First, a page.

Bitcoin Volatility is Affecting U.S. Markets, According to A New Study

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According to Singapore’s DBS Group Holdings Ltd, the volatility of Bitcoin is fuelling the liquidity of US stock markets on these volatile trading days and it is no longer a separate asset class.

Reasons Why Volatility of Bitcoin Affecting U.S. Markets

DBS’s Chief Economist Taimur Baig and Macro Strategist Chang Wei Liang said in a research that finds the world’s largest token is no longer a peripheral asset class that S&P 500 contracts tend to exhibit larger swings when Bitcoin went up or down by 10% in an hour.

They examined four such trading days as examples of severe Bitcoin volatility — December 28, January 4, January 29, and May 19 — and compared the link to S&P 500 futures. According to the study, BTC and the S&P 500 are more favorably associated after a major crypto rise, with a correlation of 0.26 vs 0.19 under normal conditions.

Although there is still a weak correlation between the two assets, DBS observed that the variation of returns on S&P 500 futures was 42% higher than typical on those days as well.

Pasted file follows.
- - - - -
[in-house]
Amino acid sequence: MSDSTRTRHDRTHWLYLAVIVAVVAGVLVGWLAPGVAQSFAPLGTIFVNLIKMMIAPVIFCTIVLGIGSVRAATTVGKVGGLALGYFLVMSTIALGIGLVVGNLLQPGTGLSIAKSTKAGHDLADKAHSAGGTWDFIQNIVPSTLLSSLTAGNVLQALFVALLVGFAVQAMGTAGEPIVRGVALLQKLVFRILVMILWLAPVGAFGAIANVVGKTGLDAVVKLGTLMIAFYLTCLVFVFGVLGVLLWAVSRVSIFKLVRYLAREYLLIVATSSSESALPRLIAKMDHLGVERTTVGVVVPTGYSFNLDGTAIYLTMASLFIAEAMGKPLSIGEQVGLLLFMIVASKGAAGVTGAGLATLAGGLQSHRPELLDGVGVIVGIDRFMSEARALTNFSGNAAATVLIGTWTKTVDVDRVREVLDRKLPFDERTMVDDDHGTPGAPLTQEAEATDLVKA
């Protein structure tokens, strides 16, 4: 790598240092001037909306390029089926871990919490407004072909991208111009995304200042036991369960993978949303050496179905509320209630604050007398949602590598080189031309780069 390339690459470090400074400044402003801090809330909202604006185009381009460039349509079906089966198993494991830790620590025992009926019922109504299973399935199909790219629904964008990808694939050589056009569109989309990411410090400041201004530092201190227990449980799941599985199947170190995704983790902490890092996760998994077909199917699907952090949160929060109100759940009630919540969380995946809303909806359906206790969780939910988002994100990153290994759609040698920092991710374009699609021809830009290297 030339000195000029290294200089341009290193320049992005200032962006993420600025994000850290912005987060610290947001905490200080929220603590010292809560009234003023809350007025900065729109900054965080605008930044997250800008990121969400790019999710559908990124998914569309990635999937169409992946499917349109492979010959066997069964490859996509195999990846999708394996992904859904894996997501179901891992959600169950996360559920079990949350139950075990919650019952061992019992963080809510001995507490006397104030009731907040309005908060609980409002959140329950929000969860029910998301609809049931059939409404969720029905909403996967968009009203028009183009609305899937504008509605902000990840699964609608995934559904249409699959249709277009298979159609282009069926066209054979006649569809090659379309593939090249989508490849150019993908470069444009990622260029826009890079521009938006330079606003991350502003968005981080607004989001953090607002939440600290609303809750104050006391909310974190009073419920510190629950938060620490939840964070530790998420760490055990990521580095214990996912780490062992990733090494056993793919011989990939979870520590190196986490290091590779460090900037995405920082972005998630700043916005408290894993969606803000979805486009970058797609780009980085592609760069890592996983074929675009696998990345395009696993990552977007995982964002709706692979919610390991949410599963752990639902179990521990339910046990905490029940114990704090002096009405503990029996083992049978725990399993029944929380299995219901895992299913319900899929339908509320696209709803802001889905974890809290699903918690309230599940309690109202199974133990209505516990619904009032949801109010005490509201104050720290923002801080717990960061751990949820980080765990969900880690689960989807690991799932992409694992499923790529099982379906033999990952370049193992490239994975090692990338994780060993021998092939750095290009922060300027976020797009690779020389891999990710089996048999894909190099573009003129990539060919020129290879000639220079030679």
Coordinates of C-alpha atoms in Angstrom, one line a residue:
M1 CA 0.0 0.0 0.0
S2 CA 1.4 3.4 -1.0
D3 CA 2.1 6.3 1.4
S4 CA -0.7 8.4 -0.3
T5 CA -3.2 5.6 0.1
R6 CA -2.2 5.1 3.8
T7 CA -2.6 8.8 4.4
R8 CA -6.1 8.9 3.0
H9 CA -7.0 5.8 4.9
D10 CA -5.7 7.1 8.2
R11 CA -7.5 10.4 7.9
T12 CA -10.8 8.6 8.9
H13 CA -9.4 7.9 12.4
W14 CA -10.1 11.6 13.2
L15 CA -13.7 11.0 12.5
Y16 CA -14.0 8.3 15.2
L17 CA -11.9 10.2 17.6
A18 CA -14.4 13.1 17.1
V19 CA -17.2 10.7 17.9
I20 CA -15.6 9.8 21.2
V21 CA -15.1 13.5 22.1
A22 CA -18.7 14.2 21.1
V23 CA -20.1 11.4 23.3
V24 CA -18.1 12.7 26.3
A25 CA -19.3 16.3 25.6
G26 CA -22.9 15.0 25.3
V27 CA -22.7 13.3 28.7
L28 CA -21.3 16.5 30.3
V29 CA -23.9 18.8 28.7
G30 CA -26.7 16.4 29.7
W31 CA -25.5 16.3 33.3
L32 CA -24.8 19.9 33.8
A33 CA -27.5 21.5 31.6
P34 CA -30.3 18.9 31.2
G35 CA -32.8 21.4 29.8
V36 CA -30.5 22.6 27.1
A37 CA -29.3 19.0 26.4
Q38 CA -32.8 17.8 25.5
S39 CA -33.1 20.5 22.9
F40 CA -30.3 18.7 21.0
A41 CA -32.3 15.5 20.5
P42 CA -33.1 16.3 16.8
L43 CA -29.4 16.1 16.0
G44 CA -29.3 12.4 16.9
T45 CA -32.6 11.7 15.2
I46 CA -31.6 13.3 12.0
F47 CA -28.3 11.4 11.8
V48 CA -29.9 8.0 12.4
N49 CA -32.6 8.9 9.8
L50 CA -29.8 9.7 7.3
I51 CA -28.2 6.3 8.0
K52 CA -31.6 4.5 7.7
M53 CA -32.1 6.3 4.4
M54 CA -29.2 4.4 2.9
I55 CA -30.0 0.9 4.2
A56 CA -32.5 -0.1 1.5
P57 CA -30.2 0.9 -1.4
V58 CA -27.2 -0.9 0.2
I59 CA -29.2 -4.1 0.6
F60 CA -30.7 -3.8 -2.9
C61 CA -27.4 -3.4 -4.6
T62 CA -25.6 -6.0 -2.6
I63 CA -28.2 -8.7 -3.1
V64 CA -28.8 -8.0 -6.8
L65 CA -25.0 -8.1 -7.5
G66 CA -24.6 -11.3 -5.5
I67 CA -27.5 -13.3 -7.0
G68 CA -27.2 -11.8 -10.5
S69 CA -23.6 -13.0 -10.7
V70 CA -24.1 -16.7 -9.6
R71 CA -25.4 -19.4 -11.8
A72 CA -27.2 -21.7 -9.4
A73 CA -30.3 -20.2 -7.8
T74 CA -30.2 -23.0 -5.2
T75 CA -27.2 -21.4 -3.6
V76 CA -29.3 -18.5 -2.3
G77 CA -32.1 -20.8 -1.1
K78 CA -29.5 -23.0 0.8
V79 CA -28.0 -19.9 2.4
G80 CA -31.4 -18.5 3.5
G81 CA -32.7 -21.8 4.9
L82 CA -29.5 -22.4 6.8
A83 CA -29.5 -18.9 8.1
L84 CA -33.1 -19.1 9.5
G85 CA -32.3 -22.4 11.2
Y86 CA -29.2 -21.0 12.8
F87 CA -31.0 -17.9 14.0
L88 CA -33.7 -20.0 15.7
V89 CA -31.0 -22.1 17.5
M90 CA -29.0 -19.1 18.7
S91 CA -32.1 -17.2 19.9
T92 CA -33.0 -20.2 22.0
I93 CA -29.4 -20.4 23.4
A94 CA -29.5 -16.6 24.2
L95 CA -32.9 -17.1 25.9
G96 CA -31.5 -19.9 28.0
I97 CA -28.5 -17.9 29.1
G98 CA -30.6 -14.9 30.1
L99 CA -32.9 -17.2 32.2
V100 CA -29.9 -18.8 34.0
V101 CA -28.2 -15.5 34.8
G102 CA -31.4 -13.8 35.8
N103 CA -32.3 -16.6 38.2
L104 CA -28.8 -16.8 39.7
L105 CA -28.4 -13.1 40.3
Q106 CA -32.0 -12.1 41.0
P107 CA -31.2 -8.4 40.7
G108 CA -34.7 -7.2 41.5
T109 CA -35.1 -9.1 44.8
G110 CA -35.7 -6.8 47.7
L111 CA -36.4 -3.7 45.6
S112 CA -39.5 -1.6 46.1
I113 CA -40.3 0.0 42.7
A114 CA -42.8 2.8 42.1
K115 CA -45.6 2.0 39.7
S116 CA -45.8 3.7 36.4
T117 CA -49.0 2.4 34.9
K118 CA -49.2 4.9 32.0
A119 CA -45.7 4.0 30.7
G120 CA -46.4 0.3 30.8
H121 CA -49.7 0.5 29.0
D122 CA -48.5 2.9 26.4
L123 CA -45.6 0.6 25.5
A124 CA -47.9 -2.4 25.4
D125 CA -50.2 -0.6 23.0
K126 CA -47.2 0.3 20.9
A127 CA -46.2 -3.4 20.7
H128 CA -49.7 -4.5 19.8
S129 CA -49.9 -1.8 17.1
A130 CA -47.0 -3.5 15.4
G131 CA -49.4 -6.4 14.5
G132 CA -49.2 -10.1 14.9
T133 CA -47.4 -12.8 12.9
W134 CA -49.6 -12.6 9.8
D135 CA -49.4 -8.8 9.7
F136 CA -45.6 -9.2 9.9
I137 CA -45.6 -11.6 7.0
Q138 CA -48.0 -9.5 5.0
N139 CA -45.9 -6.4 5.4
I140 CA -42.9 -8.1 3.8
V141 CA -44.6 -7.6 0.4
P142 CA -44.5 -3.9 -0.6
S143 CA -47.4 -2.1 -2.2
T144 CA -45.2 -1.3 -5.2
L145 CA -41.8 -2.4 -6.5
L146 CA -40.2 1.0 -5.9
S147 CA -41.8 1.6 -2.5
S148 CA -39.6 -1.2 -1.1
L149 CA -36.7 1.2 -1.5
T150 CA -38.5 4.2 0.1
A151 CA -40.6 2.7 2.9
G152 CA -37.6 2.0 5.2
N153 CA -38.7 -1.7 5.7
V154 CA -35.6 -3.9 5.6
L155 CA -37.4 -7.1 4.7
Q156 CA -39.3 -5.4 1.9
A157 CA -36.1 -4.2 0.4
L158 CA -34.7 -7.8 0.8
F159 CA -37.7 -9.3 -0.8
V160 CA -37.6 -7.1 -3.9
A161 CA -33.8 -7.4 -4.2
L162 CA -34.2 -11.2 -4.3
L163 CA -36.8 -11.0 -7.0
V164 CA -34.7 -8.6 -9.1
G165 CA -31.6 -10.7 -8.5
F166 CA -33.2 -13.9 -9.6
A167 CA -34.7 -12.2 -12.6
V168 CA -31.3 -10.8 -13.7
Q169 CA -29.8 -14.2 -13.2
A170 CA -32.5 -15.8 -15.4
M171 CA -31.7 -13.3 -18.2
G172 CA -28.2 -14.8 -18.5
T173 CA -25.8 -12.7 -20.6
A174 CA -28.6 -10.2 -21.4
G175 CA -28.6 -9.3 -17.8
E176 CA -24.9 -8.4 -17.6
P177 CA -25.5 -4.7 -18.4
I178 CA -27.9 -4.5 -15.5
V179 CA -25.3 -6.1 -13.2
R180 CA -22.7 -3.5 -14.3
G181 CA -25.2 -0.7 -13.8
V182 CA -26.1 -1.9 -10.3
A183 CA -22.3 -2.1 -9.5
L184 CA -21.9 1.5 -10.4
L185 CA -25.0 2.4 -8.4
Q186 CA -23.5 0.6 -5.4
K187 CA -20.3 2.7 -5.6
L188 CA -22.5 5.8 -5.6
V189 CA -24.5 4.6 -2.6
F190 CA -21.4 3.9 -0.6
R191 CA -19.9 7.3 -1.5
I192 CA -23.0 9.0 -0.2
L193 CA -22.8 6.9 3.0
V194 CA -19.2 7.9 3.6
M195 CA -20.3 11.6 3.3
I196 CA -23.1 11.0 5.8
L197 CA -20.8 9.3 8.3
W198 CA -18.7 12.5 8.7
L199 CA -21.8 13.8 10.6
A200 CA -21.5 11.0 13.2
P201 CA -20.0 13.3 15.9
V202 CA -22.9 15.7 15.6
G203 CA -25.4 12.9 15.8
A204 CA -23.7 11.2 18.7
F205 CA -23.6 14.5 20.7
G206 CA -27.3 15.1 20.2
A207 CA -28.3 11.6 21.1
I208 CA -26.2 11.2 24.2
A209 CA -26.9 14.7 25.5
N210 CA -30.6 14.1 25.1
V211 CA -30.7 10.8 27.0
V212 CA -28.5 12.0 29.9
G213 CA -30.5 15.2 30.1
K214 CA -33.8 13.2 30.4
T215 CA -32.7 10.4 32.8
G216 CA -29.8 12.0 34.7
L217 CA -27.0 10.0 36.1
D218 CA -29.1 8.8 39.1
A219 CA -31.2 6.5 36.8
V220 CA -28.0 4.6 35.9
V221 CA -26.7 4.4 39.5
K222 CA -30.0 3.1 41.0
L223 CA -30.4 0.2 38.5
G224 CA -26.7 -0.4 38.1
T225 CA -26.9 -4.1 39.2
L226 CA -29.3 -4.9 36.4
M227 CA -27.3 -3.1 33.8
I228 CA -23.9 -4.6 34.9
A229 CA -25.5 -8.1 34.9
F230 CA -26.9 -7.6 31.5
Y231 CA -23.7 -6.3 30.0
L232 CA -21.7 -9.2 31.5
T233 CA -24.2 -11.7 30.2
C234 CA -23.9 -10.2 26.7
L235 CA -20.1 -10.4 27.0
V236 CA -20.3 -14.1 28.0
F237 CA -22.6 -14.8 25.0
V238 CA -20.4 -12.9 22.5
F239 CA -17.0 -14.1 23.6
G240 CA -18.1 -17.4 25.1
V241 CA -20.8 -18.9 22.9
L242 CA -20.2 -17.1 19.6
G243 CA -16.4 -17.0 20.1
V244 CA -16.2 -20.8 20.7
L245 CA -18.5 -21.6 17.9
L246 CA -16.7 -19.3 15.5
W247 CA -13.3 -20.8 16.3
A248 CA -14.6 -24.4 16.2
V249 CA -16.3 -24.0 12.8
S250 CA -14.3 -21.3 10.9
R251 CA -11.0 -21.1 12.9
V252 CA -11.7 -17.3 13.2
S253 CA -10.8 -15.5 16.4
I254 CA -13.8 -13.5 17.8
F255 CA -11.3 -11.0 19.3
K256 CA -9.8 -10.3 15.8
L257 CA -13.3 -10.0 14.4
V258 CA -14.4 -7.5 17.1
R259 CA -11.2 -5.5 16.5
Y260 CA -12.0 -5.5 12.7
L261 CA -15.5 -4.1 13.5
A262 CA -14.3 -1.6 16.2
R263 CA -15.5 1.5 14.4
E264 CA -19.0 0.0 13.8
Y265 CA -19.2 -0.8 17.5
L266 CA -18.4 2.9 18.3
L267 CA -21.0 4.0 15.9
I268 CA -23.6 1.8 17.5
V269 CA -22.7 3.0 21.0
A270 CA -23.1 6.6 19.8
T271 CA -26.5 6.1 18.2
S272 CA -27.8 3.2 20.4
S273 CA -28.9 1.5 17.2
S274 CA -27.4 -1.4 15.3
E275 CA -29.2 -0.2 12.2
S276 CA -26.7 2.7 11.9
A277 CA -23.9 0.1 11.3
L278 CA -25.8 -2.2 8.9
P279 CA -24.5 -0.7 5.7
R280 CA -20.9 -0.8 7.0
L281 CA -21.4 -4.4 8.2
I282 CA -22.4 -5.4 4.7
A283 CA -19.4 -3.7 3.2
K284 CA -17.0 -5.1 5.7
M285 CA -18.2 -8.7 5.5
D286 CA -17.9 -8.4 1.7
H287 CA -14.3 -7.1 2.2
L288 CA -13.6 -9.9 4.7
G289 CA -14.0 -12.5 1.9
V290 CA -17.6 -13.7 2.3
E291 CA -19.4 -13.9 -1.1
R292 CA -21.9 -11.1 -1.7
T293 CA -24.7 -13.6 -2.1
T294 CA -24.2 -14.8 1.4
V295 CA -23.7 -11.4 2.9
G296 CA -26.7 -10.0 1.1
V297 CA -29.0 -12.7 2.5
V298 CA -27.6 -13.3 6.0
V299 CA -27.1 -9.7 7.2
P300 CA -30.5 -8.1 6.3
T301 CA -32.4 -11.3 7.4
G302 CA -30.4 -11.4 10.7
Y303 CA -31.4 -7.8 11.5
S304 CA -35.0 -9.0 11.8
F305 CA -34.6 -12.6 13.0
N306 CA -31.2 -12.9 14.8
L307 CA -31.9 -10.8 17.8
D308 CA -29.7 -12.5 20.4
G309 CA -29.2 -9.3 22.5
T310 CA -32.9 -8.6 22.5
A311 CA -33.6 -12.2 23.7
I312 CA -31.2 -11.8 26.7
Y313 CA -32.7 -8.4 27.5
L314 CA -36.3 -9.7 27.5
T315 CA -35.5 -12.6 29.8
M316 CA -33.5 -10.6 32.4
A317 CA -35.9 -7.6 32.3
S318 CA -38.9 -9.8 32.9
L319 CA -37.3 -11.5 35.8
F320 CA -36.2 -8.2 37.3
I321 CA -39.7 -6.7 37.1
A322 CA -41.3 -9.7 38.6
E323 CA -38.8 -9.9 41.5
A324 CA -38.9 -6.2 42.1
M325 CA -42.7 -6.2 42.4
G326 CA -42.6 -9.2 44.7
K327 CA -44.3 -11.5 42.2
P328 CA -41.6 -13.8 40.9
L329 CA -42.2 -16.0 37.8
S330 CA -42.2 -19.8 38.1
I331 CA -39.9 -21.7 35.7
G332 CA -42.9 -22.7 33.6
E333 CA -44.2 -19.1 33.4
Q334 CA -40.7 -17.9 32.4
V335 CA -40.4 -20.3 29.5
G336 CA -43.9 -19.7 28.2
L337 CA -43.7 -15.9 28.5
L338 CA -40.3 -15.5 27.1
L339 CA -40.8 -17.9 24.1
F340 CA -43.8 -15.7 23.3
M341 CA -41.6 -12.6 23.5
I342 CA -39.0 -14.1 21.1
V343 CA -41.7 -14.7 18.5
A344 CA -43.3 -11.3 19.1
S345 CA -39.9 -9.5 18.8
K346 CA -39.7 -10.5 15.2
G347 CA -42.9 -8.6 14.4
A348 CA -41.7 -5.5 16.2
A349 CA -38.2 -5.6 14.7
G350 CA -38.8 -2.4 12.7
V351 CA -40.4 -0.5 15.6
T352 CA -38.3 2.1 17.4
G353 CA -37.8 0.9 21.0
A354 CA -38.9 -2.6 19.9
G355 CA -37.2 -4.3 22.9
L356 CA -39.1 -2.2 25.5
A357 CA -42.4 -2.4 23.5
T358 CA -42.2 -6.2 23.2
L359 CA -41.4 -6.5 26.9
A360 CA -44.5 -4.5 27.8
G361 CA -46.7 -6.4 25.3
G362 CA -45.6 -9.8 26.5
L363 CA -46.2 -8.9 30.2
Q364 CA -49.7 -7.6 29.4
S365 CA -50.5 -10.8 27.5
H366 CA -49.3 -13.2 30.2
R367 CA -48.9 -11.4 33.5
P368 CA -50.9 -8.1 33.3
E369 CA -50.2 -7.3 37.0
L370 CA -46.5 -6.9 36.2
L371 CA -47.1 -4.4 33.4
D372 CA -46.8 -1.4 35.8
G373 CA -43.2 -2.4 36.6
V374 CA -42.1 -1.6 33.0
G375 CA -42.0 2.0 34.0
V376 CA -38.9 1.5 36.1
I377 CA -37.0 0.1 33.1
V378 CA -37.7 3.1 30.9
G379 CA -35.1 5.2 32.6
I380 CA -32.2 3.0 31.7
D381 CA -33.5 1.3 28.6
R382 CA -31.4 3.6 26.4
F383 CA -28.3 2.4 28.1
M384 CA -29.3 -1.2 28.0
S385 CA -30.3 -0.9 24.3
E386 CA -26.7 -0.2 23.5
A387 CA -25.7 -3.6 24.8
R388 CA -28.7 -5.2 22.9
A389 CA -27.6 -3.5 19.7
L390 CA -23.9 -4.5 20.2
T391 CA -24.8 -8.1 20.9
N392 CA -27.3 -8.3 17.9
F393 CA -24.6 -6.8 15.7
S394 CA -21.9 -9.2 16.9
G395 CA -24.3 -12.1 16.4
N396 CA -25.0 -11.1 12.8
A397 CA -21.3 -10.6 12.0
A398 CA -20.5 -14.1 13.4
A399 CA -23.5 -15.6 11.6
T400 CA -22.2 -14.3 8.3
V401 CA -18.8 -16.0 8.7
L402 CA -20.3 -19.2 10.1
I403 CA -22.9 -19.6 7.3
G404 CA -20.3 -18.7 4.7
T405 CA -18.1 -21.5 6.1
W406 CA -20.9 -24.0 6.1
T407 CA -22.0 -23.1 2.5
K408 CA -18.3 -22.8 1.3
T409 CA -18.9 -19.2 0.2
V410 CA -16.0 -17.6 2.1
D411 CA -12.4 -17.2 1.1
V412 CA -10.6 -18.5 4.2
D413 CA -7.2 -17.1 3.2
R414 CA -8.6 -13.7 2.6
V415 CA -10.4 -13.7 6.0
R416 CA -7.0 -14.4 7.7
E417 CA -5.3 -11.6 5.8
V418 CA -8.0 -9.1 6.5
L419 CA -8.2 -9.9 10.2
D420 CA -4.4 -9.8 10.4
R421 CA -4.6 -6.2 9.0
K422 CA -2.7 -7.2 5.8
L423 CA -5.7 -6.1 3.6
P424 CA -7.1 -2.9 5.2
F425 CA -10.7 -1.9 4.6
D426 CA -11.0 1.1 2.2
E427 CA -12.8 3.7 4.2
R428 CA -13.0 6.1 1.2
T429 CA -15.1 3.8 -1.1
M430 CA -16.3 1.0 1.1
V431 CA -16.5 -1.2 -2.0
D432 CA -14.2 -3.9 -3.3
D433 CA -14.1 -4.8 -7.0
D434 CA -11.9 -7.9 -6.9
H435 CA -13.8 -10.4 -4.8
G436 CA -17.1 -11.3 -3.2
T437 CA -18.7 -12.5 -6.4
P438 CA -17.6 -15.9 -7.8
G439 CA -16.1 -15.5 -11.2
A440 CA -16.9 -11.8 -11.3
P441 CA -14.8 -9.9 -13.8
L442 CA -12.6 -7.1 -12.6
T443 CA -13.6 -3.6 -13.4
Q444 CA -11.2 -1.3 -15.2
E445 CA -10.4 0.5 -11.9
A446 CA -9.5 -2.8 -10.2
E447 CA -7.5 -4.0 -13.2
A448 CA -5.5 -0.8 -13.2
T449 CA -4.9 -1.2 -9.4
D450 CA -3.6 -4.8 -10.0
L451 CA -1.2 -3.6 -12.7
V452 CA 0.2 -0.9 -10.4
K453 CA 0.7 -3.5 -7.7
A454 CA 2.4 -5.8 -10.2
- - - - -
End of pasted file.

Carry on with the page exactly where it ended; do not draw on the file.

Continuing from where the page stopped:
“This implies that, for a limited time, wider equities sentiment may become increasingly linked with sentiment in Bitcoin markets,” they stated. “Given the recent Bitcoin woes, market participants would be advised to keep a watch on developments in this space.”

What Will the Bitcoin Price Do Next?

On Wednesday, BTC increased by 6% to trade near US$40,000. That is higher than last week’s low of around US$30,000, but far down than the mid-April record of about $65,000.

So far, mainstream assets have been able to withstand the wild swings. BTC has emerged as a major player in financial markets. “Bitcoin is no longer the speculative asset it once was,”

JPMorgan Chase & Co. analysts noted in a recent report that the cross-asset effect of the cryptocurrency decline has been “modest,” with fewer equities and credit drawdown compared to meme-stock ructions or this year’s bond selloff.

Nonetheless, other strategists are extremely cautious. This week, Ben Emons, managing director of global macro strategy at Medley Global Advisors LLC in New York, stated that bitcoin is “firming its grip on markets through volatility, liquidity, and correlation.”

The risk of “financial contagion if Bitcoin falls much below $20,000 cannot be discounted,” he continued.

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